The share price of Ceva (NASDAQ:CEVA) experienced blunt force trauma last week, dropping a whopping 22% in one trading session. In actuality, it was more like a self-inflicted wound because although they met earnings and revenue expectations in their latest quarter, they guided down for fiscal year 2012 due to a weakness from Nokia (NYSE:NOK), a customer they do significant business with.
It's no secret that Nokia isn't outmaneuvering the likes of Apple (NASDAQ:AAPL) and Google's (NASDAQ:GOOG) Android in the smarphone wars, but they are a significant client for Ceva, primarily in the 2G space. The 2G spectrum has gained critical-mass in feature phones where Nokia previously excelled. That's not going to make Nokia a highly sought after security, but 2G is still a cash cow for Ceva. Worldwide, 2G enabled feature phones outnumber smartphones 2:1.
As Ceva CEO Gideon Wertheizer articulated in the latest conference call:
The 2G space carries majority of the baseband volume globally. After one quarter of softness, volumes are getting back to normal levels and we expect to maintain our strong portfolio.
Besides feature phones, another area that may produce a steady steam of income in the 2G space for Ceva is machine-to-machine. Applications in this wireless sub-sector include: assisting advanced robotics in factory automation, updating electronic billboards, and monitoring smart utility meters. Industrial strength applications for automated communications.
I don't mean to dwell on 2G to the extent I have been, but that is why the stock was punished; it's exposure to Nokia and their decreasing market share. There is some mythology with Ceva's guidance going forward that makes my decision to purchase shares of the company at $22 seem like a self-destructive choice, considering it crosses the tape at $17 now. However, I contend that if you have big picture vision, there is a certain demographic that seems to be hypnotized by their handheld computer screens that will enable Ceva to excel in the semiconductor design arena.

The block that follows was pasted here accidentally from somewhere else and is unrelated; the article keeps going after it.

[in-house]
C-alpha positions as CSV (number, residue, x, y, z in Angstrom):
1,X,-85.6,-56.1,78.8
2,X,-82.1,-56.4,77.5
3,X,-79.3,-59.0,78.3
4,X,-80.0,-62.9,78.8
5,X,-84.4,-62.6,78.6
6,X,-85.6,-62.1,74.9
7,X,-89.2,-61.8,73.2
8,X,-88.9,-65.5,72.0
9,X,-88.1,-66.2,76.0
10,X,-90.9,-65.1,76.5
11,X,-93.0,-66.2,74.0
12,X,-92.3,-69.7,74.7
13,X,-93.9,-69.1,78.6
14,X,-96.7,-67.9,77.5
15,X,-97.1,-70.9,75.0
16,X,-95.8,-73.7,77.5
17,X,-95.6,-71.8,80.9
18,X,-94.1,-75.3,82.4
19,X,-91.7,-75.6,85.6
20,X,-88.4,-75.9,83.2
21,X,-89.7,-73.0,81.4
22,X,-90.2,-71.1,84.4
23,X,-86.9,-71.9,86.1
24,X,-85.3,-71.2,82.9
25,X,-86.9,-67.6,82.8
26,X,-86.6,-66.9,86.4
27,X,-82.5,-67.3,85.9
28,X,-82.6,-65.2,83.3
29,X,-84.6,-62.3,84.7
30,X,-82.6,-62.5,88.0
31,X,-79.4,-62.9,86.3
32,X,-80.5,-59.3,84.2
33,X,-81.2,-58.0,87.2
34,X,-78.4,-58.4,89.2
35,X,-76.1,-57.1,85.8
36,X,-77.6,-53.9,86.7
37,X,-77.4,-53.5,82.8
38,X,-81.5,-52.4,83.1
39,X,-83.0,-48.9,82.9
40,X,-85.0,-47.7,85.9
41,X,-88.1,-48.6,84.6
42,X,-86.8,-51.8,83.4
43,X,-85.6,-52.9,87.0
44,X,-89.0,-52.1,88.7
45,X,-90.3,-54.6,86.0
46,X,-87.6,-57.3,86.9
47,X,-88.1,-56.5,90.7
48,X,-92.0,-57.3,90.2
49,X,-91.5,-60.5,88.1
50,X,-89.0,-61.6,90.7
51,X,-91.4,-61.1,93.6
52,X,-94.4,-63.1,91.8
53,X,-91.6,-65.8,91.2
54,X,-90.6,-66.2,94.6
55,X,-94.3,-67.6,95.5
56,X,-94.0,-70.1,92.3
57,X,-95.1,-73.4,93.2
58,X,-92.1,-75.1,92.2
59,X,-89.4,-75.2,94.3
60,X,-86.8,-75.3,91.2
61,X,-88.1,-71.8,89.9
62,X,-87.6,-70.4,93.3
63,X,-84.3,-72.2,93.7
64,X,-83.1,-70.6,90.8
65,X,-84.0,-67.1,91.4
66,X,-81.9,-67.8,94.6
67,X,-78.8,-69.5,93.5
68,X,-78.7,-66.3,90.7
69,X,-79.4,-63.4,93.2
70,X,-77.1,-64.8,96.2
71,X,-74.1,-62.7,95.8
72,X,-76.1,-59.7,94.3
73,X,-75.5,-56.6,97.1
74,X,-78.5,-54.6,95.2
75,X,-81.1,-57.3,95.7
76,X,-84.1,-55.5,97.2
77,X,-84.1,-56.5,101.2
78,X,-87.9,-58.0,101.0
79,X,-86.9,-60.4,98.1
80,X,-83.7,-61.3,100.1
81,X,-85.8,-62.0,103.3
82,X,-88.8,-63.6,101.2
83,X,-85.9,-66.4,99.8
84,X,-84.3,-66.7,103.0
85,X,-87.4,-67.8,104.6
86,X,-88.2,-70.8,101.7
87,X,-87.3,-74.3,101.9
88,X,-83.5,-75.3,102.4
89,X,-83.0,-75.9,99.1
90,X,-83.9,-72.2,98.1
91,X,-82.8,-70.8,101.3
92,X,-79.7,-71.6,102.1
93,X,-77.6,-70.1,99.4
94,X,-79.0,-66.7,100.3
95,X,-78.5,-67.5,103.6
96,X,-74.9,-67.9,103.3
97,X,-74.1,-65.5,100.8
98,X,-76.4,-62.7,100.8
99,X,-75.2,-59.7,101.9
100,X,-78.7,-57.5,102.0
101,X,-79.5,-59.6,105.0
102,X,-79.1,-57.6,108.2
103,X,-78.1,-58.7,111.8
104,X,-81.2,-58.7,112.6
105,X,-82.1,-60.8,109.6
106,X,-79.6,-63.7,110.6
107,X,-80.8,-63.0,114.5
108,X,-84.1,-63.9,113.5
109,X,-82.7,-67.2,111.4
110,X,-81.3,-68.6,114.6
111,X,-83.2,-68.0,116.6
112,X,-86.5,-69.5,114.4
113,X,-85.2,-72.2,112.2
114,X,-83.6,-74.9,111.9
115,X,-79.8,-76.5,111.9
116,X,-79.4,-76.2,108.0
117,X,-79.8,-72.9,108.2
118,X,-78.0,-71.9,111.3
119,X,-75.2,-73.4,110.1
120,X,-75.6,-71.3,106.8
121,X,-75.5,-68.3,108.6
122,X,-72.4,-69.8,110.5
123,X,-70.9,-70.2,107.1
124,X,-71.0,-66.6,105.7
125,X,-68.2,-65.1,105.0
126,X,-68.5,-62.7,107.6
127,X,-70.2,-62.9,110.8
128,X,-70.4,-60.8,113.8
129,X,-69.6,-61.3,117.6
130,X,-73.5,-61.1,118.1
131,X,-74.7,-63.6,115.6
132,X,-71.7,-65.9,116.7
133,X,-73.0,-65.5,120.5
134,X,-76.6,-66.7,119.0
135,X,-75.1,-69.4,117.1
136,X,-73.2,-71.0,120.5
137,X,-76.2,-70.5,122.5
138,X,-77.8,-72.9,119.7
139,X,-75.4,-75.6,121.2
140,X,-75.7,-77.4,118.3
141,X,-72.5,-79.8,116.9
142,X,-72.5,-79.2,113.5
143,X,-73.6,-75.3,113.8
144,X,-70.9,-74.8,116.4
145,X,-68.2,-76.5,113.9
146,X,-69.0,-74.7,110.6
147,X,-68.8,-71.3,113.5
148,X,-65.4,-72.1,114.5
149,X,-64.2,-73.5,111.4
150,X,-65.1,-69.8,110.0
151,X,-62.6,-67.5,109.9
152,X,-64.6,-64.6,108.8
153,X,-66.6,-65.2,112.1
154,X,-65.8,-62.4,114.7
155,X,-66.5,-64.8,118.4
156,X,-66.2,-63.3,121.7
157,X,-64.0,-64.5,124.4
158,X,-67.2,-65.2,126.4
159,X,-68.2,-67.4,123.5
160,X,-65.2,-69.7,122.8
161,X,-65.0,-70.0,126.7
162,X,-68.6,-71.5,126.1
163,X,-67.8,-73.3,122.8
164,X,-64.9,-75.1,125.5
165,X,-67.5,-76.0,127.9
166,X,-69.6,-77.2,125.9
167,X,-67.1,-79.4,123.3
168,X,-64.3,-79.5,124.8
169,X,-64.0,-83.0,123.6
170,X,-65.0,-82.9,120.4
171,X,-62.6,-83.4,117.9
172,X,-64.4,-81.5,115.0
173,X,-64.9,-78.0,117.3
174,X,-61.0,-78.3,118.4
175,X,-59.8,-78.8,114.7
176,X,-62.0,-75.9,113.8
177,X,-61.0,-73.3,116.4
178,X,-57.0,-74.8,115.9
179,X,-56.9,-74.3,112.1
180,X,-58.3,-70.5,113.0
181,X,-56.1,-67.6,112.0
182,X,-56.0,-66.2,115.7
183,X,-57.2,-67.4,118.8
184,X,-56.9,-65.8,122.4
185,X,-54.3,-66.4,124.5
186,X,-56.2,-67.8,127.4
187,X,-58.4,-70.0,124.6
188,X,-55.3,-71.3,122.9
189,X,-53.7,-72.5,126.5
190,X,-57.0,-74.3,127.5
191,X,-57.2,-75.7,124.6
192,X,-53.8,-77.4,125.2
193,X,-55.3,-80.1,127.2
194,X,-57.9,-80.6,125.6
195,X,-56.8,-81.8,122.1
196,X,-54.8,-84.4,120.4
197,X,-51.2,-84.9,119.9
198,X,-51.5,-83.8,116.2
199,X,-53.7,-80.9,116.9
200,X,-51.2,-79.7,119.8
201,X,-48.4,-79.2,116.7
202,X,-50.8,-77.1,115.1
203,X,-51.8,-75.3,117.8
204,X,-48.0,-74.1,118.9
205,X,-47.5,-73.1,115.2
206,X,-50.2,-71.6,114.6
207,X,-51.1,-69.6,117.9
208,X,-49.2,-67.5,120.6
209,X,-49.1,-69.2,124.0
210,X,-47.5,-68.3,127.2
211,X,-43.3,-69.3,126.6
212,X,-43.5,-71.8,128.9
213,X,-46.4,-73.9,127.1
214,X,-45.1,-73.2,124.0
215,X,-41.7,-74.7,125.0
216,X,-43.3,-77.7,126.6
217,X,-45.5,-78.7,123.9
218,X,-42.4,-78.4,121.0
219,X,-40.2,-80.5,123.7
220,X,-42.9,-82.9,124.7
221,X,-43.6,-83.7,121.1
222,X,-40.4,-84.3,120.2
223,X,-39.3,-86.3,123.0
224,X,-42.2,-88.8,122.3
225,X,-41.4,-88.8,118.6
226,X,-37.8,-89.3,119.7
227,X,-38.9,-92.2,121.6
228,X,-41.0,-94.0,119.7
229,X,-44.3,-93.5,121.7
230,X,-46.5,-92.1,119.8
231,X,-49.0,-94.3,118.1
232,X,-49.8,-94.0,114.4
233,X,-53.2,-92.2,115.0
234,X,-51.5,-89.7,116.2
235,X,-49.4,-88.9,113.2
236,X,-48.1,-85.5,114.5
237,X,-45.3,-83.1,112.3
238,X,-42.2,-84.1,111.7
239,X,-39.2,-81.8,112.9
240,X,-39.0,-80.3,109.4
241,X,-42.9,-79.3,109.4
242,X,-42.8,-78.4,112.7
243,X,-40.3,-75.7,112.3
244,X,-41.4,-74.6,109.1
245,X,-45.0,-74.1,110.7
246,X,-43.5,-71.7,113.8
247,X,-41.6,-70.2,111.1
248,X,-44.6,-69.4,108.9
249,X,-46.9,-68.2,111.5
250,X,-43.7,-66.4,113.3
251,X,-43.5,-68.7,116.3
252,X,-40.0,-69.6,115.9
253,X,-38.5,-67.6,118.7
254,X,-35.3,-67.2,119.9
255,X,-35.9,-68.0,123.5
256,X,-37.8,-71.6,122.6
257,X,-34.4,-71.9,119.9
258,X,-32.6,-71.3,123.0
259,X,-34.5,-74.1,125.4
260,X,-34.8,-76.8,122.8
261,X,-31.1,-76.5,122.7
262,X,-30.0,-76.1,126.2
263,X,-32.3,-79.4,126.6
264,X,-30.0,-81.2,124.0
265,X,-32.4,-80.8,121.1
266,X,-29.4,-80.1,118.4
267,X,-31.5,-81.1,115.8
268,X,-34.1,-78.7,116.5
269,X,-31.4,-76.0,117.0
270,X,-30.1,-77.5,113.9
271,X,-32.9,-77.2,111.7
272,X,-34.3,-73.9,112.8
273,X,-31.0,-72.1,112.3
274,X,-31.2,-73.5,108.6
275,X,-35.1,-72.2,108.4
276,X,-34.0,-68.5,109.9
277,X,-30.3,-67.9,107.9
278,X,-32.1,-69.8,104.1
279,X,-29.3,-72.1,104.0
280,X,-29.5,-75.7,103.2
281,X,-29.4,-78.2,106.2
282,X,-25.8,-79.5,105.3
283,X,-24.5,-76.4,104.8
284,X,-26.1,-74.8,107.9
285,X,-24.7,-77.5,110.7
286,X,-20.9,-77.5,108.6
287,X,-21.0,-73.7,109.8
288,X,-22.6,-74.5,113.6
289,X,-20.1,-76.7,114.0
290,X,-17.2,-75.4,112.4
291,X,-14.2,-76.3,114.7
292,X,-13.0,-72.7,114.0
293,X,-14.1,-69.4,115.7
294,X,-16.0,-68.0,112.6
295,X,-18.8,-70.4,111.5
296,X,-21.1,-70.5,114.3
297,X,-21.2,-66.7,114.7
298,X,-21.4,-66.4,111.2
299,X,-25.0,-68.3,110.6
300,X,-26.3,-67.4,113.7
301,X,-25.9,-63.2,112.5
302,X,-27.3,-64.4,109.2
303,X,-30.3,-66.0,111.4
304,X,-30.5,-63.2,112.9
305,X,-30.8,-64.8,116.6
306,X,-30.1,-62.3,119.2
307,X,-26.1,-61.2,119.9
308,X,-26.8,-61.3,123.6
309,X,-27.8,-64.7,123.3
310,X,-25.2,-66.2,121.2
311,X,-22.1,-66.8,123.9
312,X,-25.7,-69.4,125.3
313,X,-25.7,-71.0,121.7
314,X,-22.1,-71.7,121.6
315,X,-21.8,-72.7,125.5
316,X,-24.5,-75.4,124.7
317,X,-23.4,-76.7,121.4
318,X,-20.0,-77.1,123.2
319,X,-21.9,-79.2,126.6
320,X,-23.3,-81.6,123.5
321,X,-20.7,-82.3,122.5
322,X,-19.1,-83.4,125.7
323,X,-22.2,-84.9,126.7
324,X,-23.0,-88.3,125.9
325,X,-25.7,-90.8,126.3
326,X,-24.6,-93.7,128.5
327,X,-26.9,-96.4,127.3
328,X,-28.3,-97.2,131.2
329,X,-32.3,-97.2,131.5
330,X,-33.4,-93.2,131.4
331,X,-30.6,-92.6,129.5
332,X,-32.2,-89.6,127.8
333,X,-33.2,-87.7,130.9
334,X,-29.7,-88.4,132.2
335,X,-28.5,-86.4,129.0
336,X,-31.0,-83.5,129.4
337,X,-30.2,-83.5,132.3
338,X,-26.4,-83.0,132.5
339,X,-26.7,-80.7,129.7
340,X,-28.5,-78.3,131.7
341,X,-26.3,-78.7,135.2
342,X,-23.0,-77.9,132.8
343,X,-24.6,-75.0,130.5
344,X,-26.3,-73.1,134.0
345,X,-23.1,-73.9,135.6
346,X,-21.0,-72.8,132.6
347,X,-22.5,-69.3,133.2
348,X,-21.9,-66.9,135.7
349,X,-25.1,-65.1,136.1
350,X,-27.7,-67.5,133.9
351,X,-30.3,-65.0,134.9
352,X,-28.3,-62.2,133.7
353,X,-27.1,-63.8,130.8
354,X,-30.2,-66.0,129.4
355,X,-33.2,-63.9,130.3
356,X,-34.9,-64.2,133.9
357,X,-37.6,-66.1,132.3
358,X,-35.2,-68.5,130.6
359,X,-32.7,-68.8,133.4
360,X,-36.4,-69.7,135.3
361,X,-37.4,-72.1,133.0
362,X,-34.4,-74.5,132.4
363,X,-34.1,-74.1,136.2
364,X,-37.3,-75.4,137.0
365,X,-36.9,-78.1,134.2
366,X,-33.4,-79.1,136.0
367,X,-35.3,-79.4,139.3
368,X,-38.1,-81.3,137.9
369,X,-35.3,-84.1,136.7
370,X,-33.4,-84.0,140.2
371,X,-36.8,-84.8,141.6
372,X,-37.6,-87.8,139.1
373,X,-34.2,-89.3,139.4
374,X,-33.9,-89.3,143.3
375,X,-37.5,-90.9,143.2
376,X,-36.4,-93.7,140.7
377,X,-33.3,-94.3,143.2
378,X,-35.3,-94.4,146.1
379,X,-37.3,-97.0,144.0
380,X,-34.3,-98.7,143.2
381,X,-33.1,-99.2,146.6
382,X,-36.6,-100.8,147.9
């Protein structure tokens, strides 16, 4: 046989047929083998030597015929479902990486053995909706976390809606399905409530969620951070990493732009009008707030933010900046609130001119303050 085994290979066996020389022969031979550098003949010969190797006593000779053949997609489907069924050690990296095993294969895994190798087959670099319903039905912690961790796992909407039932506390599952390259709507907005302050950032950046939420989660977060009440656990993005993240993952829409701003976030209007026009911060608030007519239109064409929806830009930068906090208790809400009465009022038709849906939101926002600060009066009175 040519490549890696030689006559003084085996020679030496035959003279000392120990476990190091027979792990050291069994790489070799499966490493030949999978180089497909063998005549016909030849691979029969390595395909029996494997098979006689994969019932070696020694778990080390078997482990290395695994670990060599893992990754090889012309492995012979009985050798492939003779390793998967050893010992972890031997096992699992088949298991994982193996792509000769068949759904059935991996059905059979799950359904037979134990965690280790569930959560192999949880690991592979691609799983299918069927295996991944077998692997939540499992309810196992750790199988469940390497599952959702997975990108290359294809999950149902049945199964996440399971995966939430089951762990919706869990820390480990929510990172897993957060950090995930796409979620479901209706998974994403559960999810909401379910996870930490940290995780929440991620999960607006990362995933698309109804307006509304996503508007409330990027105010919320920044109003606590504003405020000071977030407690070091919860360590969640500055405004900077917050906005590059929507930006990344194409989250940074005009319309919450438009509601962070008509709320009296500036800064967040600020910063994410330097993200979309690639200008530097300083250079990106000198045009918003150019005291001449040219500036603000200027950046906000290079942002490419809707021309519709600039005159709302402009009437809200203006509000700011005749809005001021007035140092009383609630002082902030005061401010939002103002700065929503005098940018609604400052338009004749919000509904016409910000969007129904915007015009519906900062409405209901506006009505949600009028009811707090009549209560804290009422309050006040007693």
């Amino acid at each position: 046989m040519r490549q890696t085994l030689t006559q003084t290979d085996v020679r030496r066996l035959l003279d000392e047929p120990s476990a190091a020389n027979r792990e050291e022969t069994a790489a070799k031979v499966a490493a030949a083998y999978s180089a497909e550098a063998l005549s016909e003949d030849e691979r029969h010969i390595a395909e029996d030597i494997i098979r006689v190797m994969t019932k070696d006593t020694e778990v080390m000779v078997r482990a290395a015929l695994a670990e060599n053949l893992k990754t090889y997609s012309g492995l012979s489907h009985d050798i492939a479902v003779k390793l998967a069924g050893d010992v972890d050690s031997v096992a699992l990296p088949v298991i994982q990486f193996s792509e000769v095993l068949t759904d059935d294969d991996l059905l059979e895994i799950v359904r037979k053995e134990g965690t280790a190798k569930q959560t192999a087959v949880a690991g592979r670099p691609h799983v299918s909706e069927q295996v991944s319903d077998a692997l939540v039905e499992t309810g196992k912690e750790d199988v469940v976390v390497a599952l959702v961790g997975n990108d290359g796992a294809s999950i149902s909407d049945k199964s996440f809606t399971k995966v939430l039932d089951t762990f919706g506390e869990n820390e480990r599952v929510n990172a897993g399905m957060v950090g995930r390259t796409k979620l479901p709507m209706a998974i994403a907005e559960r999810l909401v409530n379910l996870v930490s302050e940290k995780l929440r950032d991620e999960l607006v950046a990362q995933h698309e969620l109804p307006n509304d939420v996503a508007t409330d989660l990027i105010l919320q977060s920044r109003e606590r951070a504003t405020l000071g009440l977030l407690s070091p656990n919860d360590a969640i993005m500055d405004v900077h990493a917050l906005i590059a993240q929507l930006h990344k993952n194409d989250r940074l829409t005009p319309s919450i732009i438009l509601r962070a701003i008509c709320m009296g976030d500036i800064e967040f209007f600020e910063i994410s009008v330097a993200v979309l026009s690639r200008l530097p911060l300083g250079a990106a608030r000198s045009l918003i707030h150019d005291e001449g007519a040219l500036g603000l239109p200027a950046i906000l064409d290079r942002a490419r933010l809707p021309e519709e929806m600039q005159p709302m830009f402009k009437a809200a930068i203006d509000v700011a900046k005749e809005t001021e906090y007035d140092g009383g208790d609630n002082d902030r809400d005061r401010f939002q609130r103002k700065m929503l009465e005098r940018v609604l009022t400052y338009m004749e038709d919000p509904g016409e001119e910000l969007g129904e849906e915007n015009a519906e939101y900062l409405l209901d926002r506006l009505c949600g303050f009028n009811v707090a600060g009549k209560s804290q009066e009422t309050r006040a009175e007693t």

Here are some conference call quotes from CEO Wertheizer that accentuate Ceva's stance on the Nokia situation including both the 2G and 3G spectrums:
- "In the mobile phone category, Nokia Q1, 2012 results and Q2, 2012 guidance reflect a noticeable volume reduction primarily due to competition from China based OEMs with broader portfolios of feature phones with smartphone functions such as touch devices."
- "The 2G market is stable. It's a 1.3 billion, 1.4 billion units a year in the next four years. So, I don't see us losing share, I don't see newcomers that can take major share... So it's 3G and indeed that will take us beyond the level that we're at in the 2G."
- "The 3G segment possesses big opportunities for us to gain market share as evidenced by numerous new handsets enabled by our DSPs such as Samsung (OTC:SSNLF), HTC (OTC:HTCKF) and Huawei."
- "First of all, the shortfall or the problem that Nokia has in the smartphone, in actuality, we're taking benefit. As we said in the call, we're planning to be in the Nokia smartphone, but when they lose smartphone share, say to Samsung, and they are loosing share in the smartphone to Samsung, we will directly benefit from that."
So what does the information mean?
First, the increased competition from Chinese OEMs in the 2G sector benefits Ceva from their relationships with conglomerates like Huawei. South Korean technology powerhouse Samsung also produces pressure-sensitive handheld devices in all flavors of the wireless spectrum: 2G, 3G and LTE. These are the companies that are taking a big piece of the pie from Nokia, especially in the emerging markets, and these are significant Ceva customers.
Secondly, because of this rapid growth in the emerging markets, Ceva expects to advance from supplying chips to one billion devices currently, to 1.7 billion in three short years. That's a force to be reckoned with.
Thirdly, Ceva will be supplanting Texas Instruments (NASDAQ:TXN) in Nokia's 2G and 3G phones in the second half of this year. If Nokia proves critics wrong with their partnership with Microsoft (NASDAQ:MSFT), Ceva gains market share. If Nokia Windows enabled smartphones lose ground to the likes of Google and Apple (which I think they will), Ceva still comes out on top because they supply chips to Nokia's competitors. It's a win-win situation. Let's decipher the numbers and see what you think.
In my last article about Ceva, the stock was trading for $22 with a P/E of 22, and a 20% growth rate. At its current valuation of $17, you get more bang for the buck with a P/E of 18 based on consensus earnings estimates on Yahoo Finance. Doing some cost-benefit analysis, you get a more advantageous price now because although earnings per share were shaved 10%, the price is down 25%. That's savings. In my opinion, the damage has been done with the recent sell-off of Ceva. The one year price target has dropped to $28, that would be a considerable gain if that figure comes to fruition.